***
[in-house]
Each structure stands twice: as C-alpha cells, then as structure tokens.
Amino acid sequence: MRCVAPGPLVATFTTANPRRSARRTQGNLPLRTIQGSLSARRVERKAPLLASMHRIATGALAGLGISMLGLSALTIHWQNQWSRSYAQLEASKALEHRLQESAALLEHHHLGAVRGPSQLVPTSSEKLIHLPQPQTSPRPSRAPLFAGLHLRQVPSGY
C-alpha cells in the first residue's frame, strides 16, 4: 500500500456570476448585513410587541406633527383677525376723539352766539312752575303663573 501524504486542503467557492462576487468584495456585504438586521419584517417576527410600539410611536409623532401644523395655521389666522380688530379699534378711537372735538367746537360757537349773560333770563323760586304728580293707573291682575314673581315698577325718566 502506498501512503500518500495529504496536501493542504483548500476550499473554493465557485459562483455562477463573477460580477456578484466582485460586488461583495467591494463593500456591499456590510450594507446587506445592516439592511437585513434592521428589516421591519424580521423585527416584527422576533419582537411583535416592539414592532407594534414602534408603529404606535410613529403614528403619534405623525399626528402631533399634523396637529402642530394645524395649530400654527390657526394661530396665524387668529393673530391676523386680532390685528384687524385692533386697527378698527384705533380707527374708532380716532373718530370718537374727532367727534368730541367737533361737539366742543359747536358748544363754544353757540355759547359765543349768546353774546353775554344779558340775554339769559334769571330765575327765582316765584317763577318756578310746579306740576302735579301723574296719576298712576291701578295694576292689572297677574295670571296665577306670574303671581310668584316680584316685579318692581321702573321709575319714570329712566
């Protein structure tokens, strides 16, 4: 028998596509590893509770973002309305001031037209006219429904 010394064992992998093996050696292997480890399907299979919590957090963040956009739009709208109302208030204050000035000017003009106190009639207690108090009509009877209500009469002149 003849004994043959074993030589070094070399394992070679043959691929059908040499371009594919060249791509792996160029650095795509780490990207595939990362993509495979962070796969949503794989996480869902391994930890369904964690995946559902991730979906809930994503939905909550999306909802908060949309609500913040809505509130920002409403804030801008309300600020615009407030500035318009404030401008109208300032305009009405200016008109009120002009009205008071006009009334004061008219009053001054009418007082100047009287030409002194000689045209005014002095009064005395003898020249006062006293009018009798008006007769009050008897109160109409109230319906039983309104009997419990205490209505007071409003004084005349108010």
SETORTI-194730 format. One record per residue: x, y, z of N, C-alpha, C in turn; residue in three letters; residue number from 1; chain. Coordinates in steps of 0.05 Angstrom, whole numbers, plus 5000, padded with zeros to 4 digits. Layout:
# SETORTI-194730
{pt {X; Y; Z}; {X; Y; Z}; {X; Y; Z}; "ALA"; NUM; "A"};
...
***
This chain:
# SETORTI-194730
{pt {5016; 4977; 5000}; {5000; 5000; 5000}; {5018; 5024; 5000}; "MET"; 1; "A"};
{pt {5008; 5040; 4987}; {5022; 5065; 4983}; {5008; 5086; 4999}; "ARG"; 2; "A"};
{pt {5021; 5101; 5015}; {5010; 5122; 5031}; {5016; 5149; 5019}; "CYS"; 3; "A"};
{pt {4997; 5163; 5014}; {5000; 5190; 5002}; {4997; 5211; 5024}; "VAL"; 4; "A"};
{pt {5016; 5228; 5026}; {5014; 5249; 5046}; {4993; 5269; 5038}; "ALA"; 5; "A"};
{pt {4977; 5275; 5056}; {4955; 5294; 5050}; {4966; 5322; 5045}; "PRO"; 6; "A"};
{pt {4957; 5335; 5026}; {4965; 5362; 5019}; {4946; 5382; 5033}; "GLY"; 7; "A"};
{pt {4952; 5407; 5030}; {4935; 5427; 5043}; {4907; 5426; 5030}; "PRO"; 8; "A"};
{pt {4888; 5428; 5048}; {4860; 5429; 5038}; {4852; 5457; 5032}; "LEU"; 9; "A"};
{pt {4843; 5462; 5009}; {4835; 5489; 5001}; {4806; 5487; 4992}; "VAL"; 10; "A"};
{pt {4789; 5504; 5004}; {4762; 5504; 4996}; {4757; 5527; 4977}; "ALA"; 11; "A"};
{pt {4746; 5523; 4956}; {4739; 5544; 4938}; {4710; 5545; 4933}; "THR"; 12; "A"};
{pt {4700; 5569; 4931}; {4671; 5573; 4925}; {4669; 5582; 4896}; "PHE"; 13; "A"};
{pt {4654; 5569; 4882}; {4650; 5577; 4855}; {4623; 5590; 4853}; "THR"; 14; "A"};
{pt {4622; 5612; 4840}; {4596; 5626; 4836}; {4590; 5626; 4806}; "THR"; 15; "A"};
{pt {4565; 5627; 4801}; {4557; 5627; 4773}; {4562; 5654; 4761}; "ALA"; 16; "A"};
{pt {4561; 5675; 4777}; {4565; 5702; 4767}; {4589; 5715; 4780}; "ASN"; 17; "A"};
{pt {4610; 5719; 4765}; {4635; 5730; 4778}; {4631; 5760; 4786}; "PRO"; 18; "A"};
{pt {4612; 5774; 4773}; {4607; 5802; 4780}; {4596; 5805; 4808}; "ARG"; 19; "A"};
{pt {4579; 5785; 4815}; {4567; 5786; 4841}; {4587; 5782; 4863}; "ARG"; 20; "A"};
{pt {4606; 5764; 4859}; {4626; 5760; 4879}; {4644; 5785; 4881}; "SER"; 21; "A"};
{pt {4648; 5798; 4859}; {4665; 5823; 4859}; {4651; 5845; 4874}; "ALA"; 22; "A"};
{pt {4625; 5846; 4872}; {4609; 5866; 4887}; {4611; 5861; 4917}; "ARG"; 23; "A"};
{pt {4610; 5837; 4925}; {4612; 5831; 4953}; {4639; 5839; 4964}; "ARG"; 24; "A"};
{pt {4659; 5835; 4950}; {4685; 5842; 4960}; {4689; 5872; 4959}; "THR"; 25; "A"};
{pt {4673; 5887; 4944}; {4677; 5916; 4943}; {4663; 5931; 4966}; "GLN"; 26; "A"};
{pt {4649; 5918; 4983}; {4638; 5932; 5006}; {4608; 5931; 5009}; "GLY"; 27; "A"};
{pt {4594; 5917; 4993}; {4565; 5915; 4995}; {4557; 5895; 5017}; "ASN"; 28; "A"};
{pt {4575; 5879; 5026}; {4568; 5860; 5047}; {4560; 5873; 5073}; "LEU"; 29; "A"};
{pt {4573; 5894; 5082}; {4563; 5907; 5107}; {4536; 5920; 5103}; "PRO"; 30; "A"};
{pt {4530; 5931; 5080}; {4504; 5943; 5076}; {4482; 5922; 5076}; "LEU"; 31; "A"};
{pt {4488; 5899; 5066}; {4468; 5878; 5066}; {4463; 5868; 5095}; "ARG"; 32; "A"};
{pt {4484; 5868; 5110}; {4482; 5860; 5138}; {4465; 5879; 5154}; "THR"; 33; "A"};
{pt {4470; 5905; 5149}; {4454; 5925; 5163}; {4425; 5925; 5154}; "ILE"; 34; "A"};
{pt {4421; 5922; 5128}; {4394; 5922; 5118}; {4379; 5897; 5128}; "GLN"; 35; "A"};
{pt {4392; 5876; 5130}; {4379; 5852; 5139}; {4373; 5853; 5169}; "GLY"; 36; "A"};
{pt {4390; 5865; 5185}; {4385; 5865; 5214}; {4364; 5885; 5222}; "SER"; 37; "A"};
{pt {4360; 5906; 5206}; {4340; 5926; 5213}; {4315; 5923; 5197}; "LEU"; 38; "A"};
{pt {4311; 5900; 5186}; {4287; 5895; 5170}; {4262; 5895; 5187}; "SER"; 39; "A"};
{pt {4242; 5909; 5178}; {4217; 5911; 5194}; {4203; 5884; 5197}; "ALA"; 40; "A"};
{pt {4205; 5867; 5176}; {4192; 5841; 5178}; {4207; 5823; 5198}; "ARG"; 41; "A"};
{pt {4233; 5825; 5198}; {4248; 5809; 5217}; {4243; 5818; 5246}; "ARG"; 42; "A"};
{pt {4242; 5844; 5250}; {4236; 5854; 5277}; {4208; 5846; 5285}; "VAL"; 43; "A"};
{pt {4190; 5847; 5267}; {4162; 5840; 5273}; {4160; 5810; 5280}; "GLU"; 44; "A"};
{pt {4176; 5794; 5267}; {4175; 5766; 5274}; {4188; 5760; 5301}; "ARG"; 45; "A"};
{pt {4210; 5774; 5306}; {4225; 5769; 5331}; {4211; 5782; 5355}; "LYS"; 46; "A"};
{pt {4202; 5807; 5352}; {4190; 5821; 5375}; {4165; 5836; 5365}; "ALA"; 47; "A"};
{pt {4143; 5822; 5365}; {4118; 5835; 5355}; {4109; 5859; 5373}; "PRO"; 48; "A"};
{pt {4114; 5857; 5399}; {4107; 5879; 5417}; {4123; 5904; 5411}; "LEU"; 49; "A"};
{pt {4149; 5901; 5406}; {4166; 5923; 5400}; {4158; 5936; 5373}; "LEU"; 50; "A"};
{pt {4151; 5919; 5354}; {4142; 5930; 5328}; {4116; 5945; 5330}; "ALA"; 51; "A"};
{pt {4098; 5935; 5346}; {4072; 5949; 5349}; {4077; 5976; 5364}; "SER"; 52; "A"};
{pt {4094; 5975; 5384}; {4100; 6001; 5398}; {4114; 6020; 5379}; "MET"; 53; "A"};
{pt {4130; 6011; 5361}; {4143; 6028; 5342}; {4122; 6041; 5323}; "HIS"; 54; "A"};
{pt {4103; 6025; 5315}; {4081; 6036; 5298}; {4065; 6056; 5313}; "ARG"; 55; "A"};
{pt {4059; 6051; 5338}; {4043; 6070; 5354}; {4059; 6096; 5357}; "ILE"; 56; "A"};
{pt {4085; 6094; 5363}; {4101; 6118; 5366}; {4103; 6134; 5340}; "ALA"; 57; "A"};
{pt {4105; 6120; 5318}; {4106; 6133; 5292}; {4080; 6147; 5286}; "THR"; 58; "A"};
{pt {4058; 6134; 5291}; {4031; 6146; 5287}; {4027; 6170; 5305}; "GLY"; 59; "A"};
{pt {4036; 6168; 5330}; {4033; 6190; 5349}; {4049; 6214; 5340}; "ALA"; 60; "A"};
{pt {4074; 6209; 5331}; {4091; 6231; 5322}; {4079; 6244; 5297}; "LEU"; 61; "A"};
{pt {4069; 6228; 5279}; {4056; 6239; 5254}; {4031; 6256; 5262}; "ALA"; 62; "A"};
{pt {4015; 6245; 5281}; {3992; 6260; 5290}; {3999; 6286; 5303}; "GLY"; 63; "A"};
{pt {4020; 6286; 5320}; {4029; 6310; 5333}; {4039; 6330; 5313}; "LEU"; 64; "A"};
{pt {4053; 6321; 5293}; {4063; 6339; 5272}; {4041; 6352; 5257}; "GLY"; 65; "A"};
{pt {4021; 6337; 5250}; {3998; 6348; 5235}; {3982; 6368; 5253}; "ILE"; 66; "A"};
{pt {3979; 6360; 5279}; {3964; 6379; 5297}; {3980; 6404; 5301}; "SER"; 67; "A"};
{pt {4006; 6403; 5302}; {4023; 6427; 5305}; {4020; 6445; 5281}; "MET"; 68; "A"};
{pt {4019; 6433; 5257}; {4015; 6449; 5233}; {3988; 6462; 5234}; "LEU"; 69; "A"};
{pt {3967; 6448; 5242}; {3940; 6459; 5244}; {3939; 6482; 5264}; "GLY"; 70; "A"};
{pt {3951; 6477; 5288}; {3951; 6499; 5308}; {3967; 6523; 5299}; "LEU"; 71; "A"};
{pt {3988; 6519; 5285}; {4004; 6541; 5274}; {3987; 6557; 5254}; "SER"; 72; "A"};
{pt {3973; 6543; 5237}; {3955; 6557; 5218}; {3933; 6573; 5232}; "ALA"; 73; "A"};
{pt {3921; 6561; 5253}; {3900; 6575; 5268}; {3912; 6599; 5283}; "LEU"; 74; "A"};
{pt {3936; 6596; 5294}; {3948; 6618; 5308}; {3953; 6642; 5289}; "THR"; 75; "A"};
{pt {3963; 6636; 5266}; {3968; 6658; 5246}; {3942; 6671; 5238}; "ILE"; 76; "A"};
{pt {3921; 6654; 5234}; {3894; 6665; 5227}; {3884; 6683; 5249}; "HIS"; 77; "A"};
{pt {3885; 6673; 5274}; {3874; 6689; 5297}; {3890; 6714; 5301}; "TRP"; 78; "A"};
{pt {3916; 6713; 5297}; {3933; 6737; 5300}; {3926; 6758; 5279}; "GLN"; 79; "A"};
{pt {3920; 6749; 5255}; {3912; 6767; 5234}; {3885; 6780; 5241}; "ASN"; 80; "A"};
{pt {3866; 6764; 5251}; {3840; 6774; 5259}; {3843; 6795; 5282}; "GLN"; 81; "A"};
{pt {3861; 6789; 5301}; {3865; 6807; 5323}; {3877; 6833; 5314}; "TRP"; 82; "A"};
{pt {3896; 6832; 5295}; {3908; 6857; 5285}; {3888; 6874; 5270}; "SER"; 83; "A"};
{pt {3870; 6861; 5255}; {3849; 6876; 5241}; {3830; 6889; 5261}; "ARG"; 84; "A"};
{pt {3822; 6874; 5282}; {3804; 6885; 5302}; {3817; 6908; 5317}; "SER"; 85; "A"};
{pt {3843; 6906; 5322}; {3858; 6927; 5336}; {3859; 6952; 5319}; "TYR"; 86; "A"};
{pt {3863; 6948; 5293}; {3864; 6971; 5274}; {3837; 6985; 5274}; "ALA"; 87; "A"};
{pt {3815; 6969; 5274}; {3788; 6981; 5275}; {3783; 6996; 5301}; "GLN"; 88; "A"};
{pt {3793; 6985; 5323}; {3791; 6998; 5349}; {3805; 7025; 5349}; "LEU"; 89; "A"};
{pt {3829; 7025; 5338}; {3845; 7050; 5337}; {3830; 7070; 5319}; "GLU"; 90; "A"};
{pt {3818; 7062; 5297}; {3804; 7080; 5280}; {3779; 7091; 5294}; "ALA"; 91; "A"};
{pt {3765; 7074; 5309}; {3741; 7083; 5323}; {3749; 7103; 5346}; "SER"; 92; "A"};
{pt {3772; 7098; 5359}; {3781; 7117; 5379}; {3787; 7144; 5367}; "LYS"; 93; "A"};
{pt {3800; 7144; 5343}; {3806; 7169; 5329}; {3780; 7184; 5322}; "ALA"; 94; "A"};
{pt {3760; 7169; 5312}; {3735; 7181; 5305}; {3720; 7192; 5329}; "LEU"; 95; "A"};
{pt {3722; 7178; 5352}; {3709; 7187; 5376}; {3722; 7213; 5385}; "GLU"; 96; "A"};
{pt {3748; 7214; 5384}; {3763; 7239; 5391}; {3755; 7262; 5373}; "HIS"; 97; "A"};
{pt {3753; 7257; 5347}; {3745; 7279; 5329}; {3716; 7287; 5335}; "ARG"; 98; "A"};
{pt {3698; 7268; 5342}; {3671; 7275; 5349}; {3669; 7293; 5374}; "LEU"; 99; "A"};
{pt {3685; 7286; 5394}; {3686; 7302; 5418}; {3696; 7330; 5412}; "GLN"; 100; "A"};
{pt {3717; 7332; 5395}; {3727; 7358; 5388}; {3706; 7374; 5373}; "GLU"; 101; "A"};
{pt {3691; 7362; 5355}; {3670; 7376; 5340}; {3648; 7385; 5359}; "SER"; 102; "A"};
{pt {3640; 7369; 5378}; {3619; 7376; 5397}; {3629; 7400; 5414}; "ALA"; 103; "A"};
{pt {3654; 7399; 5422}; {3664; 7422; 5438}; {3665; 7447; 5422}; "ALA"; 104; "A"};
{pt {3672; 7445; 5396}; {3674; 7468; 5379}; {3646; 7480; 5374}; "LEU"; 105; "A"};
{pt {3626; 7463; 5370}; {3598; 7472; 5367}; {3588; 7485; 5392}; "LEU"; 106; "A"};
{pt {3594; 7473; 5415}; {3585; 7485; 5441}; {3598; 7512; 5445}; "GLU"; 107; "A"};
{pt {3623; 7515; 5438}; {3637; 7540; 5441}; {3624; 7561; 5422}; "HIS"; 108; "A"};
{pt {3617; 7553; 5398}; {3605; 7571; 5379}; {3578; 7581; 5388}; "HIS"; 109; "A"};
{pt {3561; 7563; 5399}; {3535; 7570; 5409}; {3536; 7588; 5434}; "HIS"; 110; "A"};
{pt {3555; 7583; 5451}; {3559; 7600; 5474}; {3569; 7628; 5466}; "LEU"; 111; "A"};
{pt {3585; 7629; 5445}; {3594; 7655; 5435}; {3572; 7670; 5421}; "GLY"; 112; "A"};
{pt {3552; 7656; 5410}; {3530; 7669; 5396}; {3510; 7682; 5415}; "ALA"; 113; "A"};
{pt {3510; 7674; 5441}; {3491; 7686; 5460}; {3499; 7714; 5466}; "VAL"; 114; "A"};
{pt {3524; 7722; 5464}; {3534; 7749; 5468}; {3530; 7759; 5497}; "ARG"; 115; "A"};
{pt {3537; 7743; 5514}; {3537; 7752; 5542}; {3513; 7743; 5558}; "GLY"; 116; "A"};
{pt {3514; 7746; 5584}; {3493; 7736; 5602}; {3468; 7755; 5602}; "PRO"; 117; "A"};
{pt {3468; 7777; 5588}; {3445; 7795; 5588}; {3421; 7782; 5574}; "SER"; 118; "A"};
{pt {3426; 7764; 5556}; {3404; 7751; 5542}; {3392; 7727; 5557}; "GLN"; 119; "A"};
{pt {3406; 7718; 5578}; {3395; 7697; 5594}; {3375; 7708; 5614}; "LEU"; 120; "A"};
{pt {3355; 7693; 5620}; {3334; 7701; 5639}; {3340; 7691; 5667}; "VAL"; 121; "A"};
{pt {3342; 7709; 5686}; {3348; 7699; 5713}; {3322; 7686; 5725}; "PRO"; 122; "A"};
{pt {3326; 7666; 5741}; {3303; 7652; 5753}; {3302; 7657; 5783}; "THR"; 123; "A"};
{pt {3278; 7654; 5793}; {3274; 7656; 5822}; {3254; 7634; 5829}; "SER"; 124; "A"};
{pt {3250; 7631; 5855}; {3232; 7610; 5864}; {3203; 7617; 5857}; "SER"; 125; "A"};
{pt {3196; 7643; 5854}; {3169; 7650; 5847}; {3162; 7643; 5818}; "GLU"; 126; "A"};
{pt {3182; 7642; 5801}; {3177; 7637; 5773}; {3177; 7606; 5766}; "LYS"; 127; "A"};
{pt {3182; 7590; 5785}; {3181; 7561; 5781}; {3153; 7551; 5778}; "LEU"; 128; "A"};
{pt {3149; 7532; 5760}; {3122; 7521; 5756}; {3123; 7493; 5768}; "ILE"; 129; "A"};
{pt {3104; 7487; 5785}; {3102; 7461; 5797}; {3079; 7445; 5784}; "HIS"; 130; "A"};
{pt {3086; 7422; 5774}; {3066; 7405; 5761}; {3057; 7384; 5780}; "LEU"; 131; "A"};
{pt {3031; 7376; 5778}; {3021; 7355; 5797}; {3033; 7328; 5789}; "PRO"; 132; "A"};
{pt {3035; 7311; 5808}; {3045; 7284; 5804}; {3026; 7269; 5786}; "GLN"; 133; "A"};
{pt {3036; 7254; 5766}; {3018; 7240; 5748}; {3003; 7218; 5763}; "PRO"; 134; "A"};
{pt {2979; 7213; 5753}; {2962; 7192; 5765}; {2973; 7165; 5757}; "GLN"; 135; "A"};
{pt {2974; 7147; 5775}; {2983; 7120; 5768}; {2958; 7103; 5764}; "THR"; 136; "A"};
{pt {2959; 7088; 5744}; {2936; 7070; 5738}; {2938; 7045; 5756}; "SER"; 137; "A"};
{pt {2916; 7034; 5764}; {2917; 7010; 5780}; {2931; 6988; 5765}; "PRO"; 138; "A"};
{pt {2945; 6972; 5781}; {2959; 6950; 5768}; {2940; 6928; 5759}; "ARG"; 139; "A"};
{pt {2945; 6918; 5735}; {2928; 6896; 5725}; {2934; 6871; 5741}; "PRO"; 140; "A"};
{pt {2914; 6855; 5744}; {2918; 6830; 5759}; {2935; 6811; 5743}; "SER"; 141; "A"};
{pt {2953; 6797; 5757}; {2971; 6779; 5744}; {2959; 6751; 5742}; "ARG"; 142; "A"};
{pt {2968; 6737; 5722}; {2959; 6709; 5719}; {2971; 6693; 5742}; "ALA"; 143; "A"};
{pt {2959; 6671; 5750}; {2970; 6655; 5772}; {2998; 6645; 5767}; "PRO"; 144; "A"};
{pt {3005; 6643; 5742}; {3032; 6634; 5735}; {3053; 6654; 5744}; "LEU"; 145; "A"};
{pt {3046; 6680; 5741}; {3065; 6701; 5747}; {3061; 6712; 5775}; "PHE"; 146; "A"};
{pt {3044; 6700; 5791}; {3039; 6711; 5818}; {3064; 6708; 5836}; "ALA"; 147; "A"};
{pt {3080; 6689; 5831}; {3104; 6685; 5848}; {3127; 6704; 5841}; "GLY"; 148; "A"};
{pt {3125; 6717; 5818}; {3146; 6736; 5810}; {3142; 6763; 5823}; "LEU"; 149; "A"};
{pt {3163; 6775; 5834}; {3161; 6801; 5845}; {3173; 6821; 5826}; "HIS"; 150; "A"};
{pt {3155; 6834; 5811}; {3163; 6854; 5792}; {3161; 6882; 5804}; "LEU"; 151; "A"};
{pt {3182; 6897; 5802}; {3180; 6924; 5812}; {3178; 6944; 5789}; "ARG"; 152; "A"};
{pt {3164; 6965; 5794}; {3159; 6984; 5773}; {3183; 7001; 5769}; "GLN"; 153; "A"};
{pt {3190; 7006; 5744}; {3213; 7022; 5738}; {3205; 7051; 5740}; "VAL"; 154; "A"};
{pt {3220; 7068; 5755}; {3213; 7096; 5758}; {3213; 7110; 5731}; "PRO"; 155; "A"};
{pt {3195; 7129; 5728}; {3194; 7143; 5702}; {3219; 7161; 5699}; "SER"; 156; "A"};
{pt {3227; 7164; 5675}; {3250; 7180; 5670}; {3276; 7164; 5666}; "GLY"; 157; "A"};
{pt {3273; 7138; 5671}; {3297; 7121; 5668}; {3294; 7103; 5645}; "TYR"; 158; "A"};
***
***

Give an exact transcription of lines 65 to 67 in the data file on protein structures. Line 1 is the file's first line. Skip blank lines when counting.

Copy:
{pt {4094; 5975; 5384}; {4100; 6001; 5398}; {4114; 6020; 5379}; "MET"; 53; "A"};
{pt {4130; 6011; 5361}; {4143; 6028; 5342}; {4122; 6041; 5323}; "HIS"; 54; "A"};
{pt {4103; 6025; 5315}; {4081; 6036; 5298}; {4065; 6056; 5313}; "ARG"; 55; "A"};